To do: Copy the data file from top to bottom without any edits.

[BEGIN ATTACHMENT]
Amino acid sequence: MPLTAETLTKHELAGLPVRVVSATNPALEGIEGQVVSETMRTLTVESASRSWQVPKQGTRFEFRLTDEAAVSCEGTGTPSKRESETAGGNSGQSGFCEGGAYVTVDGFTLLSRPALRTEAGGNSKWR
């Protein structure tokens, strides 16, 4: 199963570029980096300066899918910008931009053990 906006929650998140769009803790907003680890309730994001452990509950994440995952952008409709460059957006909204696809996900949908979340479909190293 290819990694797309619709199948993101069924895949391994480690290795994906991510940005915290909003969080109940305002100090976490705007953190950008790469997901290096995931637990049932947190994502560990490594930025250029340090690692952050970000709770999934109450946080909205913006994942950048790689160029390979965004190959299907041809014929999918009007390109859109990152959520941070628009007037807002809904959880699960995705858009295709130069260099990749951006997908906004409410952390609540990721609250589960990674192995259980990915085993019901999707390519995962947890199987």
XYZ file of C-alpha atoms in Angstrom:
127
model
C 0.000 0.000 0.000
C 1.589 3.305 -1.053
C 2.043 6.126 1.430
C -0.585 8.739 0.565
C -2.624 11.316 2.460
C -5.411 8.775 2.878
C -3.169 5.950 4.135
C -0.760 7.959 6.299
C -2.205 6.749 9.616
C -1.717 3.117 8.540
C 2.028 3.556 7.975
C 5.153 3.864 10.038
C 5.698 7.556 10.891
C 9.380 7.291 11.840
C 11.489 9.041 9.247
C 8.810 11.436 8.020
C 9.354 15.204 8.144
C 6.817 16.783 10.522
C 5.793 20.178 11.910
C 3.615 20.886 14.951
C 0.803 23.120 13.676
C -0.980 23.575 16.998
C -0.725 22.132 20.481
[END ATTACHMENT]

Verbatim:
Amino acid sequence: MPLTAETLTKHELAGLPVRVVSATNPALEGIEGQVVSETMRTLTVESASRSWQVPKQGTRFEFRLTDEAAVSCEGTGTPSKRESETAGGNSGQSGFCEGGAYVTVDGFTLLSRPALRTEAGGNSKWR
């Protein structure tokens, strides 16, 4: 199963570029980096300066899918910008931009053990 906006929650998140769009803790907003680890309730994001452990509950994440995952952008409709460059957006909204696809996900949908979340479909190293 290819990694797309619709199948993101069924895949391994480690290795994906991510940005915290909003969080109940305002100090976490705007953190950008790469997901290096995931637990049932947190994502560990490594930025250029340090690692952050970000709770999934109450946080909205913006994942950048790689160029390979965004190959299907041809014929999918009007390109859109990152959520941070628009007037807002809904959880699960995705858009295709130069260099990749951006997908906004409410952390609540990721609250589960990674192995259980990915085993019901999707390519995962947890199987």
XYZ file of C-alpha atoms in Angstrom:
127
model
C 0.000 0.000 0.000
C 1.589 3.305 -1.053
C 2.043 6.126 1.430
C -0.585 8.739 0.565
C -2.624 11.316 2.460
C -5.411 8.775 2.878
C -3.169 5.950 4.135
C -0.760 7.959 6.299
C -2.205 6.749 9.616
C -1.717 3.117 8.540
C 2.028 3.556 7.975
C 5.153 3.864 10.038
C 5.698 7.556 10.891
C 9.380 7.291 11.840
C 11.489 9.041 9.247
C 8.810 11.436 8.020
C 9.354 15.204 8.144
C 6.817 16.783 10.522
C 5.793 20.178 11.910
C 3.615 20.886 14.951
C 0.803 23.120 13.676
C -0.980 23.575 16.998
C -0.725 22.132 20.481